Just checked out the range.

    Anywhere inside the house or in my fenced-in back yard, no problem, receiving consistently and accurately.

    Walked out front of the house, no problem.

    In the street, no problem.

    Across the street, no problem.

    At my mailbox, (one house down across the street), no problem!

    In my neighbor's yard, no problem!

    So I can be talking to my neighbor (I got him curing and smoking too... lol!) and can tell what's going on in my smokehouse.... I can bet once I show him this gadget, he will want one too!
     
  6. pit 4 brains

    pit 4 brains Master of the Pit Group Lead OTBS Member SMF Premier Member

    Wow! That thermometer has better coverage than my cell phone.

    I'm glad I saw this post today because I just put a separated packer (19 Lb.'er) in the brine yesterday evening and I totally brain farted and forgot to inject. Looks like I'll be doing that when I get home today..

    Thanks again for all the info!
     
  7. pops6927

    pops6927 Smoking Guru Staff Member Moderator Group Lead OTBS Member SMF Premier Member

    Got 'er done!  Got all four pieces to hit temp of 150°, smokehouse running an average of 250°, 5 probes out of 6 utilized.  Went over and showed my neighbor, and he was flabbergasted!  He normally smokes 3-4 briskets at a time and is out there several times poking them with his digital therm.  When I told him I could just sit in my air conditioned livingroom and monitor each piece i'm smoking, plus the overall smokehouse temp without getting out of my chair, he got on Amazon and ordered the Morpilot unit right then and there!  Esp. when I went into his house and showed him my phone and could tell the temps of all of them individually in my smokehouse next door!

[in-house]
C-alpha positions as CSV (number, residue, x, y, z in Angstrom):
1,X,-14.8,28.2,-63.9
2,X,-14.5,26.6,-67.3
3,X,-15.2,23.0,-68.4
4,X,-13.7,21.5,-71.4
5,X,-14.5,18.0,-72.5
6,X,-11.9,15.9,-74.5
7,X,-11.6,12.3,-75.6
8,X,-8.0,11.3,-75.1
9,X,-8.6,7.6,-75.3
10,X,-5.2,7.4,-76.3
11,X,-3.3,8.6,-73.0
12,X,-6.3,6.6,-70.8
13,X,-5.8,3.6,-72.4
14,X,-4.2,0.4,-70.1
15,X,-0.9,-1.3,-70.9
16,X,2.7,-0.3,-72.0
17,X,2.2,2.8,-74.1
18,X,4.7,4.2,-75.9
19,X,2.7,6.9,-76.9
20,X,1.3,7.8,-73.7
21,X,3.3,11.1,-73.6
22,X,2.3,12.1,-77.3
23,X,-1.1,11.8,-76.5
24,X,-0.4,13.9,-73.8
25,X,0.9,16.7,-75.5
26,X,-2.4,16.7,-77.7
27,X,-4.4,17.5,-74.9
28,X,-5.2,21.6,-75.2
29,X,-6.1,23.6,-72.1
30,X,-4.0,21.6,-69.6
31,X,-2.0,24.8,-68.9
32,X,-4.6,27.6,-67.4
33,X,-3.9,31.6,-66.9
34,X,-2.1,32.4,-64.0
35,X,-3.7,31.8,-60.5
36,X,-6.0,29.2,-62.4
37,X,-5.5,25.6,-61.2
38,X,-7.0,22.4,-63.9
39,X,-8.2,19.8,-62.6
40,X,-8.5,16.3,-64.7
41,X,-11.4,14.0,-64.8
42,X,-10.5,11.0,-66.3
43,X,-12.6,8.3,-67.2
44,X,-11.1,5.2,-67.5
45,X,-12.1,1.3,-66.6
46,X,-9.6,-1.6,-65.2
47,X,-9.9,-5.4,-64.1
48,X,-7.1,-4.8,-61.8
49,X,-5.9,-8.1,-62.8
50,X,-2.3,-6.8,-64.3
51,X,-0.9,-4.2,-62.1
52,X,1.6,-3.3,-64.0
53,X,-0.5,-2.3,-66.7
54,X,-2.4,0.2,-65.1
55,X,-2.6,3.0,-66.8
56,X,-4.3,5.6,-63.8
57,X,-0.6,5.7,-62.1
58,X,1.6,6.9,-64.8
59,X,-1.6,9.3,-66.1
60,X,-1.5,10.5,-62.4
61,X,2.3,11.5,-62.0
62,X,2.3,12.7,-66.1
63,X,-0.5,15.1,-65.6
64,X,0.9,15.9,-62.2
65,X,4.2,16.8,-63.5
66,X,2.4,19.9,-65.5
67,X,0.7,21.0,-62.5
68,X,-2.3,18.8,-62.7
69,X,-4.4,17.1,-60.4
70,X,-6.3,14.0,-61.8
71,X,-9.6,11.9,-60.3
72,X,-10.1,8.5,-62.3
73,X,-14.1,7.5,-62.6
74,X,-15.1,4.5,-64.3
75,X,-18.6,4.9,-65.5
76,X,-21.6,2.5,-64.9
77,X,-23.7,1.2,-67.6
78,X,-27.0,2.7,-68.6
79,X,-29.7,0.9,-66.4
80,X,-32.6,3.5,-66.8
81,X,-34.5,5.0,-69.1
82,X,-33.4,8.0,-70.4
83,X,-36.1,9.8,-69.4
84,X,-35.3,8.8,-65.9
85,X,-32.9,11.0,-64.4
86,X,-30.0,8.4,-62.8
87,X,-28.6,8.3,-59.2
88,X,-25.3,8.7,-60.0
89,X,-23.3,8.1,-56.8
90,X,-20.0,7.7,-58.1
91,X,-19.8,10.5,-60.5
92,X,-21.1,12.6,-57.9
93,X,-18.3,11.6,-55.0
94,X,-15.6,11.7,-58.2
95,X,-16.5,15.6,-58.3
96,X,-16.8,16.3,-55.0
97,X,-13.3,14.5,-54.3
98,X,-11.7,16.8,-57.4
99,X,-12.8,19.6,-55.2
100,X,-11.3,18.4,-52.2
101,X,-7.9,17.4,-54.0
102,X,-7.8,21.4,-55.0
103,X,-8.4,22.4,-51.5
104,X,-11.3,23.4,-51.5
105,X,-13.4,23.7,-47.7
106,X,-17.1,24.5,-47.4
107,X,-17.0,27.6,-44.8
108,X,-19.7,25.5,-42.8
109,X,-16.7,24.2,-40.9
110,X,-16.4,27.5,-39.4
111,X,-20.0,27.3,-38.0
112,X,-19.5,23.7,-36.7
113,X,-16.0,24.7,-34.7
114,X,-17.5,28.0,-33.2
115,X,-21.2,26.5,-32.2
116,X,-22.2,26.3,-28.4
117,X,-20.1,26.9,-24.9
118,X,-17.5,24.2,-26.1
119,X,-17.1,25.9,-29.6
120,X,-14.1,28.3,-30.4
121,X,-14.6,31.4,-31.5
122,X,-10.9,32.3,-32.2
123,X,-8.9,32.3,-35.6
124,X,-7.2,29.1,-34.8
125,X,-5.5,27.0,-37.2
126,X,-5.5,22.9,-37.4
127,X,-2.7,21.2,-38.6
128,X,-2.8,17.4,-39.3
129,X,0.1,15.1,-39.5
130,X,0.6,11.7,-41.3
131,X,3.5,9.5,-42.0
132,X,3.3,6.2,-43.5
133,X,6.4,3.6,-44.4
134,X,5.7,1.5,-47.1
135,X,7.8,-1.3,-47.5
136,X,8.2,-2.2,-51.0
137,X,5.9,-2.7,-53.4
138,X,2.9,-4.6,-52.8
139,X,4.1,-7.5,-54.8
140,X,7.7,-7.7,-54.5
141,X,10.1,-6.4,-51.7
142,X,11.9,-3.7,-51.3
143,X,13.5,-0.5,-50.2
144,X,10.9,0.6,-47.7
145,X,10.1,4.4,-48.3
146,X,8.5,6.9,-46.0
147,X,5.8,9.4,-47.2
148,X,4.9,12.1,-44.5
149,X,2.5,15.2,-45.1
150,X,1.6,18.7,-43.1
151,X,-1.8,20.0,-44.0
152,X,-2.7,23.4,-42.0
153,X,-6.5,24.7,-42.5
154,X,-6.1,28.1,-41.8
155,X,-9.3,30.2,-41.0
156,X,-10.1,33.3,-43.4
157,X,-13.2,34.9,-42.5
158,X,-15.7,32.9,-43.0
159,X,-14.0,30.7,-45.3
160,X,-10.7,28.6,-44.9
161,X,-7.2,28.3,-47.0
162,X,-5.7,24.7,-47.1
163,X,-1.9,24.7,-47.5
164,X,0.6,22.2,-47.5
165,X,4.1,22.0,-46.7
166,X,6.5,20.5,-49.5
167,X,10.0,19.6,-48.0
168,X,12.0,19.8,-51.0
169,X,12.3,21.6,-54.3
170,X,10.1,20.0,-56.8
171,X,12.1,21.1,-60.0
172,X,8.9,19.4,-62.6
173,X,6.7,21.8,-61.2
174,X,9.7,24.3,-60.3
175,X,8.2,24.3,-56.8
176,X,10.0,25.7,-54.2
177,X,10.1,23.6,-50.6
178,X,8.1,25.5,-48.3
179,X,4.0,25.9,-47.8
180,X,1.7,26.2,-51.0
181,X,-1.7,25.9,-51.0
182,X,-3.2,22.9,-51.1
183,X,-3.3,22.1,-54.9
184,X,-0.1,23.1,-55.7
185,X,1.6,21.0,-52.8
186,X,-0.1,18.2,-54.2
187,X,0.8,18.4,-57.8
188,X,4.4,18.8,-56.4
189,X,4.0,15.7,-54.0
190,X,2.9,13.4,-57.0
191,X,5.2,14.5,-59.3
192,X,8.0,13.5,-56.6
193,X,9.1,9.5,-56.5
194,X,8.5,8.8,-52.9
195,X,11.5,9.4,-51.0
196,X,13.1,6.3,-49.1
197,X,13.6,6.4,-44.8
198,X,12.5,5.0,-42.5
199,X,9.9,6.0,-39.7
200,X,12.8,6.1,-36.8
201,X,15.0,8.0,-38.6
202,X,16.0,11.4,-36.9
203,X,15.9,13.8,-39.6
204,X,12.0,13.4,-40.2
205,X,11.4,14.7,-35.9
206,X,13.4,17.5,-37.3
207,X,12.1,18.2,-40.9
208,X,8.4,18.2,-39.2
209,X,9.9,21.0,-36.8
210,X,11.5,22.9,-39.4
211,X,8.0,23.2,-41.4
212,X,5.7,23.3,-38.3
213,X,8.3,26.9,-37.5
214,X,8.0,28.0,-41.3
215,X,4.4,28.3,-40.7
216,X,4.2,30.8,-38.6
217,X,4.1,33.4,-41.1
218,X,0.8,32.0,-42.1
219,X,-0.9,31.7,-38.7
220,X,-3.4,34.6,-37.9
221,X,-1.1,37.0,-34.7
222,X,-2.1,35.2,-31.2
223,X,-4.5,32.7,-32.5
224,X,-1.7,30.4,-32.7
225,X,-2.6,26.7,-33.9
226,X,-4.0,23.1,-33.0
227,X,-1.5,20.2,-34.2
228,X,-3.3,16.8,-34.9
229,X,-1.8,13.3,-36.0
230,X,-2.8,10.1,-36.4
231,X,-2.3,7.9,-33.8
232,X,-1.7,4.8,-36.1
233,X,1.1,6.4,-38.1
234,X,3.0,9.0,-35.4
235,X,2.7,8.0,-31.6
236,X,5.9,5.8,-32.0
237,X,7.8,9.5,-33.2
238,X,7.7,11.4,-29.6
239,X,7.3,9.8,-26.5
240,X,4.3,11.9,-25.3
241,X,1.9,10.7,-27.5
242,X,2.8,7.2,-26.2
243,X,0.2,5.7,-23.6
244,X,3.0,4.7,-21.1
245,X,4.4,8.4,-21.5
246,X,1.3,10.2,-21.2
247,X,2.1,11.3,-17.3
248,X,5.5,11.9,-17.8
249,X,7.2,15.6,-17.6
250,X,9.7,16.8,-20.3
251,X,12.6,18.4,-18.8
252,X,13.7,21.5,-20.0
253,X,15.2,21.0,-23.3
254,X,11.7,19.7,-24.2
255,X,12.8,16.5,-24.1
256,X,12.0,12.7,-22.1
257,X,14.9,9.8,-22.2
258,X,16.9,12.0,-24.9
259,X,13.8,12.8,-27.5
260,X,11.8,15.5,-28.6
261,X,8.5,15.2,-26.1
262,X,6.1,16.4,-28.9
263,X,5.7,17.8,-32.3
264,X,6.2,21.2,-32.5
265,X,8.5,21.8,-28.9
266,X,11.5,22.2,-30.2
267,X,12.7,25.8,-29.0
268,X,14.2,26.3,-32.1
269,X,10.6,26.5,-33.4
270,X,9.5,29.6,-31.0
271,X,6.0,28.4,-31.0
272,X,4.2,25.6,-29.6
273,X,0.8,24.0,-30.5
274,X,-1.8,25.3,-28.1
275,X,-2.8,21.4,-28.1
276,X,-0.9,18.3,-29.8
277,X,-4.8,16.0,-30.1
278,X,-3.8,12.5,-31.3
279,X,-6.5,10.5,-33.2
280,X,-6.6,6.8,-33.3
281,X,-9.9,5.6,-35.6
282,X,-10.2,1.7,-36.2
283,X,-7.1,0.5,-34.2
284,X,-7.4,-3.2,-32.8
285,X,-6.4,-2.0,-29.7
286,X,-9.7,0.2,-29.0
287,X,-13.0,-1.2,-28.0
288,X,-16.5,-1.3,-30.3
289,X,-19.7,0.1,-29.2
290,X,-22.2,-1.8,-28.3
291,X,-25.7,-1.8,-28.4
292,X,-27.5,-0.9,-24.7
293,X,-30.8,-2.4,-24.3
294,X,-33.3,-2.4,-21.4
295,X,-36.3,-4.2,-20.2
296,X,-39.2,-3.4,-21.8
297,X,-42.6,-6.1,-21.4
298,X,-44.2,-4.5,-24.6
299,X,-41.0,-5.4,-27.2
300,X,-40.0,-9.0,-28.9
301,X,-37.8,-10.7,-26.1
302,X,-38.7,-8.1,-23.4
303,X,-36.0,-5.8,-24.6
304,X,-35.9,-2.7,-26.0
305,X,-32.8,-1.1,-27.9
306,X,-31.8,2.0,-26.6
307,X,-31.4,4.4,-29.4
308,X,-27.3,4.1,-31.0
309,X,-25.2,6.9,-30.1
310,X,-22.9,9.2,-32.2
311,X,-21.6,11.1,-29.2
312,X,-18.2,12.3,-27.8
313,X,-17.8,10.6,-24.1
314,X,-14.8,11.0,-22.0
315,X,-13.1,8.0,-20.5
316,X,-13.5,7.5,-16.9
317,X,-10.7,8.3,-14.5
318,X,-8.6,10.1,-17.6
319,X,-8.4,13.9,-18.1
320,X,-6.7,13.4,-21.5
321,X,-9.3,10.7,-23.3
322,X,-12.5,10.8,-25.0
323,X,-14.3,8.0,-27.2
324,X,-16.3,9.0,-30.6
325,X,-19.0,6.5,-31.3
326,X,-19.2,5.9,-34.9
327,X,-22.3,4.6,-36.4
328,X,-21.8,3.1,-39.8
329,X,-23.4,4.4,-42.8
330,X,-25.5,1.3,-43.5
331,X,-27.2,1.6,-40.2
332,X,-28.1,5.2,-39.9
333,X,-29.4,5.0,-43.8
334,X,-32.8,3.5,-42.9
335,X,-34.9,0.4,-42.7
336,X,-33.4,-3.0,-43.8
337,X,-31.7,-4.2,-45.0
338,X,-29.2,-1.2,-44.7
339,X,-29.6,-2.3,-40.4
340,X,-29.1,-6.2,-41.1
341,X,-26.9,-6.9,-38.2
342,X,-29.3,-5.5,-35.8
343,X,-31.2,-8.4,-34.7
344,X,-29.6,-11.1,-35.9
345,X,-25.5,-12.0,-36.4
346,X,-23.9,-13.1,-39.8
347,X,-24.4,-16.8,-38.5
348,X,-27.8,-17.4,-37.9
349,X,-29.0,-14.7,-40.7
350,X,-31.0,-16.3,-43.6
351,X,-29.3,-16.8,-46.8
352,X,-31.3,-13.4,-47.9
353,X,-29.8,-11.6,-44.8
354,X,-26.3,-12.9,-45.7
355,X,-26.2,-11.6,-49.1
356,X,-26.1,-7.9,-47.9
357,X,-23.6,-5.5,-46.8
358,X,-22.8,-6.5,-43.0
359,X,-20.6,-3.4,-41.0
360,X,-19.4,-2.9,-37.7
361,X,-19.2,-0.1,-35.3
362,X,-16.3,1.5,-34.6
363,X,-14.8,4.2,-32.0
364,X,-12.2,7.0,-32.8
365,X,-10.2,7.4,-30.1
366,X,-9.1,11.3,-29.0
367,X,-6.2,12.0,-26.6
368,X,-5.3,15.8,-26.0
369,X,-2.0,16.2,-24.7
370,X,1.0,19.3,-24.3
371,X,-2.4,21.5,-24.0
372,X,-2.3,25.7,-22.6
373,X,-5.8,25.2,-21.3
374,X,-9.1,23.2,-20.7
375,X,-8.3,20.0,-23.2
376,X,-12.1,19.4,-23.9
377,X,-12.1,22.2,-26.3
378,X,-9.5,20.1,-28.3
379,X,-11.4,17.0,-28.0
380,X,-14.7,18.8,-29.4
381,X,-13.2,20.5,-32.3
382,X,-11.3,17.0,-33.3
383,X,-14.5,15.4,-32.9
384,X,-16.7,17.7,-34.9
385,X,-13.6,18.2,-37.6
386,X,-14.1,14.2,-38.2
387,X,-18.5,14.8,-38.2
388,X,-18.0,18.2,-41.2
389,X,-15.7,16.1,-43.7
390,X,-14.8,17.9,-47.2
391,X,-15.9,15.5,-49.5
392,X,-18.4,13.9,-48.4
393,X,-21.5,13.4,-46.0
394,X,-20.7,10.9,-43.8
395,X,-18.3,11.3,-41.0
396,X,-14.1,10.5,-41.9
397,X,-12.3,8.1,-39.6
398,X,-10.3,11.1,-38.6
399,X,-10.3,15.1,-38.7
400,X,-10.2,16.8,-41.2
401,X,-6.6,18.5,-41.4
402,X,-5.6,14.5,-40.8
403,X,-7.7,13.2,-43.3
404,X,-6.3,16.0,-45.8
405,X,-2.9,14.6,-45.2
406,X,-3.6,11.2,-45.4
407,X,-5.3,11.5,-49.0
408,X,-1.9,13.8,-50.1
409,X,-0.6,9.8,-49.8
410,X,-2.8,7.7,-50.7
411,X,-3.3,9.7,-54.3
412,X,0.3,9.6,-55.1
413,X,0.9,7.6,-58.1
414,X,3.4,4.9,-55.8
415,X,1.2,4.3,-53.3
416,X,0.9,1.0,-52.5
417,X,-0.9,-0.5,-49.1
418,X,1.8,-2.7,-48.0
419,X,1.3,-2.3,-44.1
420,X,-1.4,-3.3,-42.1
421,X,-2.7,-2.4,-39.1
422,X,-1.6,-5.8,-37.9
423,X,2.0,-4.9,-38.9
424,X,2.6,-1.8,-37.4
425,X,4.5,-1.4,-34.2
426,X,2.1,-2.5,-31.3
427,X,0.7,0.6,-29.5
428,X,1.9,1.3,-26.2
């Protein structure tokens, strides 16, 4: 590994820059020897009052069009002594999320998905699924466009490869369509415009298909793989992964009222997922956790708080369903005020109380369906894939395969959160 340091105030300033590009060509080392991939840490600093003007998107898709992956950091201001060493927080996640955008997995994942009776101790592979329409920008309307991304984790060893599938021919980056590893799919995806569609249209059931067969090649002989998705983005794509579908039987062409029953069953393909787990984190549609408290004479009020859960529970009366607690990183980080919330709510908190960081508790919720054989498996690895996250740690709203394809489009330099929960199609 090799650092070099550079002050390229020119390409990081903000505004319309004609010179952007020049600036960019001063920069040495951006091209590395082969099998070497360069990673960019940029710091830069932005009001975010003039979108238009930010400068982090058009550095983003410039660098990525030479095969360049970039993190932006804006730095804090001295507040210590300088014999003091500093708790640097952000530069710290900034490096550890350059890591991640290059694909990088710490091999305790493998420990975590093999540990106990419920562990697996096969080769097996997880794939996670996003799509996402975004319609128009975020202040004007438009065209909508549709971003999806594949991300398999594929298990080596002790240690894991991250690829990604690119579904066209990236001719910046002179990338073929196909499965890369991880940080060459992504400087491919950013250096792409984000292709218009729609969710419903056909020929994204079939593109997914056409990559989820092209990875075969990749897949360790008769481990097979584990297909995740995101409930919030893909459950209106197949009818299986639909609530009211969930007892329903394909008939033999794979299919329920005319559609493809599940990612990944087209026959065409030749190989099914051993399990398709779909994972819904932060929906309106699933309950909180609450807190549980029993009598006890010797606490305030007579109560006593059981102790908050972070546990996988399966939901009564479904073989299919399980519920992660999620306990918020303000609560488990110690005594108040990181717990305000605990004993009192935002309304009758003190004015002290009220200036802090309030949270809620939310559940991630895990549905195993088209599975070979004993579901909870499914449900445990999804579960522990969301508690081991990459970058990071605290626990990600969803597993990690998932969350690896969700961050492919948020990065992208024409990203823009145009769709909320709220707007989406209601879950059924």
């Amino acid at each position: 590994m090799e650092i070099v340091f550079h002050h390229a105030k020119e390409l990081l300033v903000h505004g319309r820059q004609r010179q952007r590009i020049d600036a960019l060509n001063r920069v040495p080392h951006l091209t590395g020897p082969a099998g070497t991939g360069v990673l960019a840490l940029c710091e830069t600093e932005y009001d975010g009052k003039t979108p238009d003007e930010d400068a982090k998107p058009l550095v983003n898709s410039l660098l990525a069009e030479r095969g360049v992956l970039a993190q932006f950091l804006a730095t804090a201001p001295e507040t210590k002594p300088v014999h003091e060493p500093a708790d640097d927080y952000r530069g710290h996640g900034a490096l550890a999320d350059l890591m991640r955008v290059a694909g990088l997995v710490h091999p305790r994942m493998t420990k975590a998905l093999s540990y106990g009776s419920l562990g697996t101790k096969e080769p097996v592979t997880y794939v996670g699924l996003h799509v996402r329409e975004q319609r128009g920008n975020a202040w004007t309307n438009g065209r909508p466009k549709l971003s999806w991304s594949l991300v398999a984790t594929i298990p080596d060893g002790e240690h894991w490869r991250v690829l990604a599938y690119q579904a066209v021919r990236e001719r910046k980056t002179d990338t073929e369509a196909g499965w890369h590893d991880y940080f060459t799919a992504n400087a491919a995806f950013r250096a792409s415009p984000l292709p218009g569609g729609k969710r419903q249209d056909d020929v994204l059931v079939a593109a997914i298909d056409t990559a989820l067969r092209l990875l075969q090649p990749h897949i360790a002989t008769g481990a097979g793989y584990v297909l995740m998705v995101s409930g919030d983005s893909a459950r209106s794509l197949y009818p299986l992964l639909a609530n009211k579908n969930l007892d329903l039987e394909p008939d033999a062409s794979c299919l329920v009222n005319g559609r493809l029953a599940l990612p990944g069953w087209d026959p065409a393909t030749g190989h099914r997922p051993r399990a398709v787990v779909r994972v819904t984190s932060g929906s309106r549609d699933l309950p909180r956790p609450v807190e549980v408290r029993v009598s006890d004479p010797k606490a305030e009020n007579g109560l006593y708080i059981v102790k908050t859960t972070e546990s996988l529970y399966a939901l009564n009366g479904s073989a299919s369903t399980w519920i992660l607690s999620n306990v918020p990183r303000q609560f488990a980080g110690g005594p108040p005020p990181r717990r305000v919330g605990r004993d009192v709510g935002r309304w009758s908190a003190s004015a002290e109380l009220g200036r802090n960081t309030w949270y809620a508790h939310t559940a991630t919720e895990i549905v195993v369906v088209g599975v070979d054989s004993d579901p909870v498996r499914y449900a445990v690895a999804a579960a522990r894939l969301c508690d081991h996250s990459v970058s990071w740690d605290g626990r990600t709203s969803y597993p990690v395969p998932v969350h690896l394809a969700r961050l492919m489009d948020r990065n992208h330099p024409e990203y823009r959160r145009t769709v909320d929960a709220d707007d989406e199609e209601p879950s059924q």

Pulled the pieces, un-sacked them and put in two buckets to cool down and firm up for the next day for slicing on Wednesday!


    and


    I will separate the points to slice separately (and trim lots of the fat... well, some of the fat... lol!).  

    Next: BB meets the slicer!
     
  8. worktogthr

    worktogthr Master of the Pit SMF Premier Member

    This has been a great thread so far!  I have used your cure in the past to make beef bacon using boneless short ribs and it came out great!  Can't wait to see how it comes out with brisket as it is a less expensive and more readily available cut around here.  Not sure if I missed this or not but did you coat the cured brisket with any other seasonings before you smoked it or did you just smoke right out of the cure?  Thanks!
     
  9. pops6927

    pops6927 Smoking Guru Staff Member Moderator Group Lead OTBS Member SMF Premier Member

    I just split the two halves into fourths, then sacked them up, right out of the brine and started the smoker.  Internal temps were around 42°, but quickly rose to reduce bacterial growth on the pieces - from refrigerator to smoker, no waiting.  The flavor of the brine is enough for me, although additional spices could be added to the brine for a different flavor profile, like how I added pickling spices to the beef roast i cured for corned beef and pastrami (http://www.smokingmeatforums.com/t/259066/beef-corned-beef-and-pastrami).